As of Today 5

February 14, 2013. We continued with Saxon Math level 4th,  lesson 131.  We have only 10 more lessons to go.  It went much better than I had anticipated.  Maybe because some of the topics we had already encountered  through different curricula, so they were not exactly new. Math operations on decimals and common fractions still needed some polishing, specially when they required changing from improper fraction to mixed one or vice versa .  The need to use a few skills in a sequence confuses Robert.  Just changing fractions from one kind to another was not an issue, but doing this as a next step AFTER  adding fractions baffled him.  Robert also had to be reminded to change  cents to dollars before adding money. He knew that he should place a decimal point under a decimal point, but he did not change cents into decimal part of the dollar.  He used to do that in the past, but since nobody was practicing that with him for at least 6 months, he forgot.

When I look at the lesson for tomorrow, I noticed, than one of the problem required counting circumference of the circle.  That gave me a pause. Many of the previous lessons in Saxon Math dealt with a circle.  Robert drew circles using compass.  He also  drew diameters and radii, and measured their lengths.  Finding circumference calls for an introduction of the number Pi.  Long ago, very long ago, I had been introducing Pi to 38 typical fifth graders.  With the help of the strings we measured the circumferences of the random round objects and divided them by lengths of their diameters.  We all came to some approximation of Pi.

Robert can only divide by numbers up to 12.  So dividing by lengths of the diameters which might be decimals or multiple digit numbers is not an option.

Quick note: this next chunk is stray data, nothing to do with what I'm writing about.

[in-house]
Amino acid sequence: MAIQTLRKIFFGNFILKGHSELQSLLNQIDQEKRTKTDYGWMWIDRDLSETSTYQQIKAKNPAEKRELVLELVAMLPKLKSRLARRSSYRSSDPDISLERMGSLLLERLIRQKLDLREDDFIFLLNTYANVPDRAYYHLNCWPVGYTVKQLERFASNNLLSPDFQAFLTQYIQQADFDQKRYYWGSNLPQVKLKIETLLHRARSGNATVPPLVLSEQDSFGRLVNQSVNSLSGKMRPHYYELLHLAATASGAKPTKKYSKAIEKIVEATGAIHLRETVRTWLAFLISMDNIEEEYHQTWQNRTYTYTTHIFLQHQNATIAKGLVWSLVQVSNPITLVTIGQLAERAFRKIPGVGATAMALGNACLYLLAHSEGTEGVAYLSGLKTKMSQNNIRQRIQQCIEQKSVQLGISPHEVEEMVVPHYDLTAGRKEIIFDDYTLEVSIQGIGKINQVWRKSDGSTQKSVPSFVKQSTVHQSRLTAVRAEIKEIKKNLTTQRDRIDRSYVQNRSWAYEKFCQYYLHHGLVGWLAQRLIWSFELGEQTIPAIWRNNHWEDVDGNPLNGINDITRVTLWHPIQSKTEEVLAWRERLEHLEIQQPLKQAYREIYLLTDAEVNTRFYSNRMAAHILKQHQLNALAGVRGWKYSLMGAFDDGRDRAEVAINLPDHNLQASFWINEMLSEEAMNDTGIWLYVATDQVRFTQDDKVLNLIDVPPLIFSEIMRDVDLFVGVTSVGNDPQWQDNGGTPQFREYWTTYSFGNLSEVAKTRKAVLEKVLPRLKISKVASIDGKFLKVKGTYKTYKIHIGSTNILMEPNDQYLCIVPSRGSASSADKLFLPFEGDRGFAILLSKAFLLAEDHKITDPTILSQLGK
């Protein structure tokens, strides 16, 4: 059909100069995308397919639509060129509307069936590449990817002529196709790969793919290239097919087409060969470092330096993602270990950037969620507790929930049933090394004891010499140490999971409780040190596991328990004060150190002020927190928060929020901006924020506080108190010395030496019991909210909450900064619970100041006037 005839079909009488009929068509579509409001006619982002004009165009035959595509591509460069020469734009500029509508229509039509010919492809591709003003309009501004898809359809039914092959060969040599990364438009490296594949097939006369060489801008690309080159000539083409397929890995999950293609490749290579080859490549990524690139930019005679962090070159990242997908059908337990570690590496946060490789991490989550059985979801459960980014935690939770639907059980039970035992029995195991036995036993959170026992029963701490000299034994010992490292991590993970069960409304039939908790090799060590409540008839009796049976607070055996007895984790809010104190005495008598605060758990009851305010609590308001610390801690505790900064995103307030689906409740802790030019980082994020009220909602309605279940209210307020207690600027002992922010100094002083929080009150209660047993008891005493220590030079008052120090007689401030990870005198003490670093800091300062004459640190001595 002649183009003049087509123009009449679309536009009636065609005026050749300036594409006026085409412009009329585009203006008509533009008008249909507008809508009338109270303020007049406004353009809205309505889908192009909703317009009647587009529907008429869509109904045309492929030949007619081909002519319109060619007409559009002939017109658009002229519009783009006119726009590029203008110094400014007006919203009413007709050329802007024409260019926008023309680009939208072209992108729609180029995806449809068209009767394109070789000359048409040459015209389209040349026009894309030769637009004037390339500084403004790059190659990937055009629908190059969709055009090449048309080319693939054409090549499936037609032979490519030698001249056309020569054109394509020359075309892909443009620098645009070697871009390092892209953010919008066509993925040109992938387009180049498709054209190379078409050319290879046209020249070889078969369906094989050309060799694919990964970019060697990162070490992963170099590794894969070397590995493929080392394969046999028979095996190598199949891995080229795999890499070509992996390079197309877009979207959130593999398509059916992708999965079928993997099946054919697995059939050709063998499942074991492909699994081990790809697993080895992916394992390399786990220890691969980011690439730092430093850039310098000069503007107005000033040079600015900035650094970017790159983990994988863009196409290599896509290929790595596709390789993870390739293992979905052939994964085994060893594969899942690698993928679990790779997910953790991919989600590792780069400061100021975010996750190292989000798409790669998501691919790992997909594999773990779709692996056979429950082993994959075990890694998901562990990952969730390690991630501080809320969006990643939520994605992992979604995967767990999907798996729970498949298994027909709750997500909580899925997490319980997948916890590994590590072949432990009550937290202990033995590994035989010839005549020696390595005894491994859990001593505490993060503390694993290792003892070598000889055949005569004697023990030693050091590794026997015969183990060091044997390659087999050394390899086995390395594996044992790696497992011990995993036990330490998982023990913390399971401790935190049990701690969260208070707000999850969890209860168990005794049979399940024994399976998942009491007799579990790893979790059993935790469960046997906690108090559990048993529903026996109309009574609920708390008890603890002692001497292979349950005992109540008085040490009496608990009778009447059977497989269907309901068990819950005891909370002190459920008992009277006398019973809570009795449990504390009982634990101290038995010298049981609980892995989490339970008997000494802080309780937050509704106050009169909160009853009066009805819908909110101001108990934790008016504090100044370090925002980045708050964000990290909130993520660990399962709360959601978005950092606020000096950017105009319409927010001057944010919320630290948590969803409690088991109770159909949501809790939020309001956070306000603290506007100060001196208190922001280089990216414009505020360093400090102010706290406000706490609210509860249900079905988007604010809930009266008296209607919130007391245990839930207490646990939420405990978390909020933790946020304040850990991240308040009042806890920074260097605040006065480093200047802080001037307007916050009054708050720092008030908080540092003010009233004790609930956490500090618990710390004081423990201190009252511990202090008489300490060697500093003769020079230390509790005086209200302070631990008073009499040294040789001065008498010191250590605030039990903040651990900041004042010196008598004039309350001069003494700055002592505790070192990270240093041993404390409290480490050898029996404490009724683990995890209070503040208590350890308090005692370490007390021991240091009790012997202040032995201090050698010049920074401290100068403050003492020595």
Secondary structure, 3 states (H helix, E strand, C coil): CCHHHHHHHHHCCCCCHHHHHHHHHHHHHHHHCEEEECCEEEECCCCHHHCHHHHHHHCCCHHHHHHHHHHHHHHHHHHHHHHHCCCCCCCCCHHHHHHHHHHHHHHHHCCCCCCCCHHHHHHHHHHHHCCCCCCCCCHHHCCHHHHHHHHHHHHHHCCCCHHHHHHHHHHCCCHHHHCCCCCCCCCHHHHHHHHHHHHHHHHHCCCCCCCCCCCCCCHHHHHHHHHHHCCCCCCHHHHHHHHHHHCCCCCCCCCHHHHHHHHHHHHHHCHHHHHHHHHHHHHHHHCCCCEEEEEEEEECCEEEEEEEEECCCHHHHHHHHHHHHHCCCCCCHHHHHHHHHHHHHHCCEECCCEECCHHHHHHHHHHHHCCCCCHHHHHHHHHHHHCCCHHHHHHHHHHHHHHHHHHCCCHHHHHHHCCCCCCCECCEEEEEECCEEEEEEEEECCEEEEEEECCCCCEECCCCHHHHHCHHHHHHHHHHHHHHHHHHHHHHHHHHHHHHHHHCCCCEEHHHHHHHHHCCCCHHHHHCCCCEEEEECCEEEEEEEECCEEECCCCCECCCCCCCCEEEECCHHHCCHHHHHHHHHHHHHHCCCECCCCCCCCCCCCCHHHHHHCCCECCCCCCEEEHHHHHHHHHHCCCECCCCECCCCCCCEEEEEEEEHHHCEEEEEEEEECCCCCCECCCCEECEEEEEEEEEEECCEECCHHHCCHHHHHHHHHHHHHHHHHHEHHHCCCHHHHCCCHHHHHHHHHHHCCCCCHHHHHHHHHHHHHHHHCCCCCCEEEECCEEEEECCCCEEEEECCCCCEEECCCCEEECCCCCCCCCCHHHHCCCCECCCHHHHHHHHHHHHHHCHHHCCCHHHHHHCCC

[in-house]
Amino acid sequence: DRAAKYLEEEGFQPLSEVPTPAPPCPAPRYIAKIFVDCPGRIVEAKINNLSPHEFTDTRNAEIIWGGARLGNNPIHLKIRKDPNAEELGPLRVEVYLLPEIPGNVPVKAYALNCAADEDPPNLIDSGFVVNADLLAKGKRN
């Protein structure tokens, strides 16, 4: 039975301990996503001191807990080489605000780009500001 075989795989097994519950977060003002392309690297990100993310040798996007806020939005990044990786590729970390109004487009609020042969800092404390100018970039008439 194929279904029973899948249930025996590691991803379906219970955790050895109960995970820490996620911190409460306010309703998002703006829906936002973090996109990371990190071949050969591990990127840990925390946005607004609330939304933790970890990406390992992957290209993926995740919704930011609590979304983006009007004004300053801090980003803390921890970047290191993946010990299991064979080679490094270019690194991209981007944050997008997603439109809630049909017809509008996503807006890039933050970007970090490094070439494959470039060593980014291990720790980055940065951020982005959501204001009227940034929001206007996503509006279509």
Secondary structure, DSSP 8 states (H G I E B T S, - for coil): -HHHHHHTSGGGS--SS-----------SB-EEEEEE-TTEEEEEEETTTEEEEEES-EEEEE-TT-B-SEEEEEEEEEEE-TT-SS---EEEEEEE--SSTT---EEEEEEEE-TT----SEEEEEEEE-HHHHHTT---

In a few weeks, I will resume teaching geometry through Firelight textbook/workbook and then we will spend more time on counting circumferences and maybe even areas of the circles.  For now, I will stick with a mechanical formula:  Circumference = 3.14 times diameter.

Saxon Math, grade 4th is not an easy curriculum to follow.  Its approach to teaching/learning is to address simultaneously different topics through small steps and increase their complexity (difficulties)  continuously from one lesson to the next.  Most of the teachers and parents do not like such methodology.  It seems that there is not enough opportunities to practice new skills to reach fluency. To address that I kept making my own pages to help Robert practice new kinds of problems.  Before each lesson, I prepare worksheets that  address one or two new skills and give Robert an opportunity to practice them before he confronts them on the page of Saxon Math workbook.

There are, however, big advantages to this approach.  Not once, when I taught typical students and when I taught Robert,  I was confronted by the fact that children who seemed to master one skill through repetitive practice, forgot it as soon as they moved to a different chapter of a textbook/workbook.

For Robert, switching from one kind of problems to another needs to be practiced daily to help with flexibility of thinking and ability to apply his skills in slightly new circumstances.   It is a different thing to practice ten times in a row finding the length of a radius as a half of the length of a diameter than to, for instance, be required to draw a circle knowing its  diameter AFTER  solving a few unrelated arithmetic problems, counting total price, or reading  a graph. While completing a page of similar problems helps with fluency, and thus  cannot be avoided, such completion, even errorless,  cannot be considered a criterion  for mastering the skill.  It is the  application of the skill in a new context, new situation, and without the support of similar examples that attests to a solid learning.

I use the fact that each unit  in Saxon Math (Grade 1 to 4) has two parts/pages: A and B.  Problems in part B match problems from part A requiring the student to use similar technique.  For a student who, like Robert, is very reluctant to independently solve problems that don’t rely on mechanical skills (algorithms) , having an opportunity to look at the problem #3 on page A to solve problem #3 on page B, is a very important step toward controlling his own learning processes.   I don’t mind that Robert looks for clues.  I not only encourage but strongly suggest to go back and read the previous solution and then use similar tactic.  Looking back is an important tool to have as it  allows Robert to loosen his dependence on clues coming from me or his teachers. This is not an independence yet, but it is a half a step toward it.